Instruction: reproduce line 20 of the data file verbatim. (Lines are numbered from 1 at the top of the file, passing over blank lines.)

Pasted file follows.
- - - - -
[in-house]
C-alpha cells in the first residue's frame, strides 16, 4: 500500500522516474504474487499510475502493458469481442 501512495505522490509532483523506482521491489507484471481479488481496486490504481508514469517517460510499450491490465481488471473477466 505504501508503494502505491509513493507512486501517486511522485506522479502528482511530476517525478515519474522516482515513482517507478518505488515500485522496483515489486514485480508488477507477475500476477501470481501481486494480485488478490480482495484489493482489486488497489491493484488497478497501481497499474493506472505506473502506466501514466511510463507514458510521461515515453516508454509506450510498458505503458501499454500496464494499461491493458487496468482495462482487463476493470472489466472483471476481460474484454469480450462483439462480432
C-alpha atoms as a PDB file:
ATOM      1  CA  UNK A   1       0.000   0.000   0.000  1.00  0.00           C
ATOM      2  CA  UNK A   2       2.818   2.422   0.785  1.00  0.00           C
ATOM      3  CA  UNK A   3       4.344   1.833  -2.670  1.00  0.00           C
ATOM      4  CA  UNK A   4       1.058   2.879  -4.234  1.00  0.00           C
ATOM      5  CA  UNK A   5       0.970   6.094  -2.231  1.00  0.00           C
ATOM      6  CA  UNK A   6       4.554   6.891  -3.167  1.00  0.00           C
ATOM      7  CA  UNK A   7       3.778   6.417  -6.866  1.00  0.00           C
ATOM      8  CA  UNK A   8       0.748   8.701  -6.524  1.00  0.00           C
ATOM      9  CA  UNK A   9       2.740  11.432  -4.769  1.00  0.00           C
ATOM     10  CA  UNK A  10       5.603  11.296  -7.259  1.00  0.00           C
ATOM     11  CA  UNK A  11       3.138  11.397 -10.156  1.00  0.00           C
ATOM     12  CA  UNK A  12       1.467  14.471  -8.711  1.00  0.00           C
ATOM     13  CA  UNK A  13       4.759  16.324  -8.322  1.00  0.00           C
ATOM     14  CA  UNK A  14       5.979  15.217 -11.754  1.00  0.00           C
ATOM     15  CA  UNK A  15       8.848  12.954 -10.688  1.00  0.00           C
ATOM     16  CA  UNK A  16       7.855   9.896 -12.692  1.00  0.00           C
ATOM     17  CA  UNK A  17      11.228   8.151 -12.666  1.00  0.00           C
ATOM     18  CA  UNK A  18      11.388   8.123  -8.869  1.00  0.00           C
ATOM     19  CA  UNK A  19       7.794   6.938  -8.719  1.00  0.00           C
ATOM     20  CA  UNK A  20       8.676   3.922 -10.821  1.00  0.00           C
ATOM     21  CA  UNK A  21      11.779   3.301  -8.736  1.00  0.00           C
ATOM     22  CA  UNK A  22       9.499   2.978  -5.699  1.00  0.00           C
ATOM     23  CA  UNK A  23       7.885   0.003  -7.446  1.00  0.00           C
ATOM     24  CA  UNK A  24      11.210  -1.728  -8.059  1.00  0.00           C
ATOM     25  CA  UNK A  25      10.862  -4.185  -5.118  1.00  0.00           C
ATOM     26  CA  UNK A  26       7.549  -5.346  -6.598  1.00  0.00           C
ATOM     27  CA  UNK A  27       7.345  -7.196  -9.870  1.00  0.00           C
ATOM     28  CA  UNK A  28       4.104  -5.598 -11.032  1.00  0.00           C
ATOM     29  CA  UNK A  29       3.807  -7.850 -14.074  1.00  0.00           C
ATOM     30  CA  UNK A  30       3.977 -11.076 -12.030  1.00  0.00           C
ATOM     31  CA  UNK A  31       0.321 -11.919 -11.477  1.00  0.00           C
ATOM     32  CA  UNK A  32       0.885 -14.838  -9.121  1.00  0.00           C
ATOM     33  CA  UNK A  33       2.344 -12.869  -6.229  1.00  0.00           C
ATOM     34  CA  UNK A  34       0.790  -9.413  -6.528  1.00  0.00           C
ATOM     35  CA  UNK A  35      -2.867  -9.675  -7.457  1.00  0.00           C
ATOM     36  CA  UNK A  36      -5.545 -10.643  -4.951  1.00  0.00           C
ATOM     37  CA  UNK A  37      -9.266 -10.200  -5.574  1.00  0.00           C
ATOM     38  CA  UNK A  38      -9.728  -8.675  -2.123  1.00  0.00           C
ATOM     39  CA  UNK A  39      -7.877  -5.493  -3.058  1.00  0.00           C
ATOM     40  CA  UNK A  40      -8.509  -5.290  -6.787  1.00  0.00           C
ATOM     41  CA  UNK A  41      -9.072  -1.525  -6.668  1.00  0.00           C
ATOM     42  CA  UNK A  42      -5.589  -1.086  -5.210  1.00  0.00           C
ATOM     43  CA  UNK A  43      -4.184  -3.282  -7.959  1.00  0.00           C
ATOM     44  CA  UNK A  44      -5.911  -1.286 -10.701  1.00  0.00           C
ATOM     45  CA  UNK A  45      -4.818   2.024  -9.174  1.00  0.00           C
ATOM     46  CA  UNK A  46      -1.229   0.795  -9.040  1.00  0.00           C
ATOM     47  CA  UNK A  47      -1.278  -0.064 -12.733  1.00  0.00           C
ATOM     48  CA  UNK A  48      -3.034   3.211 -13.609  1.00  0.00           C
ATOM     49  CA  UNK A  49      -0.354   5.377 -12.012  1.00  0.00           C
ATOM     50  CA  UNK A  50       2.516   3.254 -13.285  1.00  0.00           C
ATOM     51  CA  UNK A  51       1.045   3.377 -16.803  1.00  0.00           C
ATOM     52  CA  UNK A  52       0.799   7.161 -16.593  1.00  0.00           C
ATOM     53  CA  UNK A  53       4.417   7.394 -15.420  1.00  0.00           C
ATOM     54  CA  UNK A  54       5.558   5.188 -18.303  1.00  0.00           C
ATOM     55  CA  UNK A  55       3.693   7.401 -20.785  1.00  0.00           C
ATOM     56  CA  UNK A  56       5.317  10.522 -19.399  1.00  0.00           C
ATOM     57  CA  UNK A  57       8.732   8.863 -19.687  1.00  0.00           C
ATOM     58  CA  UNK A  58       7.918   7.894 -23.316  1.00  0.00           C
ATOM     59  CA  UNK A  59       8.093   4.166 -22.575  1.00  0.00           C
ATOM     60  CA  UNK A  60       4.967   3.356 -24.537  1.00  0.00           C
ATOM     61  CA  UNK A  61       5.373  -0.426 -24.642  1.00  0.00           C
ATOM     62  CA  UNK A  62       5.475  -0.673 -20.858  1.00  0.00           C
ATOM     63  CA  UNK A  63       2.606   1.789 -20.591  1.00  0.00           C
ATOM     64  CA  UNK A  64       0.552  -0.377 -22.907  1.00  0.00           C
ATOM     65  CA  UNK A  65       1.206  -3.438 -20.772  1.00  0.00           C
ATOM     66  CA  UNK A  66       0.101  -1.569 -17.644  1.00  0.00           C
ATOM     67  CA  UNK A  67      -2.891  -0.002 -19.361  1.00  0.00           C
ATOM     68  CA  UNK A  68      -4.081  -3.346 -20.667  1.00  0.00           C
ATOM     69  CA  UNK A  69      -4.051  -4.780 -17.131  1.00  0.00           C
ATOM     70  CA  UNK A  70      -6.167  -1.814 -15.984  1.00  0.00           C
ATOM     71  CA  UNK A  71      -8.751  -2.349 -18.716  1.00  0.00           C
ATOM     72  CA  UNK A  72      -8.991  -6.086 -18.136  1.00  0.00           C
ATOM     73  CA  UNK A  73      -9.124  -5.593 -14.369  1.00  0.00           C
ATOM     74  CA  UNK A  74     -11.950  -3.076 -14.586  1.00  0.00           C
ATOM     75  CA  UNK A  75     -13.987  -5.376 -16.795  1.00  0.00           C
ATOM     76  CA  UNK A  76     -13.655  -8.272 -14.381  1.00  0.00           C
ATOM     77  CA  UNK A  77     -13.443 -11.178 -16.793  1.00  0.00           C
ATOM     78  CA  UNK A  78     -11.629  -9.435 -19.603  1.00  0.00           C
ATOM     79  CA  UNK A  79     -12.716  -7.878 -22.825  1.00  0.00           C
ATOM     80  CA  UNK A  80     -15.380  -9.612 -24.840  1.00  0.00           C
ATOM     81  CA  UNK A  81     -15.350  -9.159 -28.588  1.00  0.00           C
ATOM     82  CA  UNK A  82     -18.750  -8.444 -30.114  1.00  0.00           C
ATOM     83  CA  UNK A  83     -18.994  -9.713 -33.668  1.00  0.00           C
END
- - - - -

ATOM     17  CA  UNK A  17      11.228   8.151 -12.666  1.00  0.00           C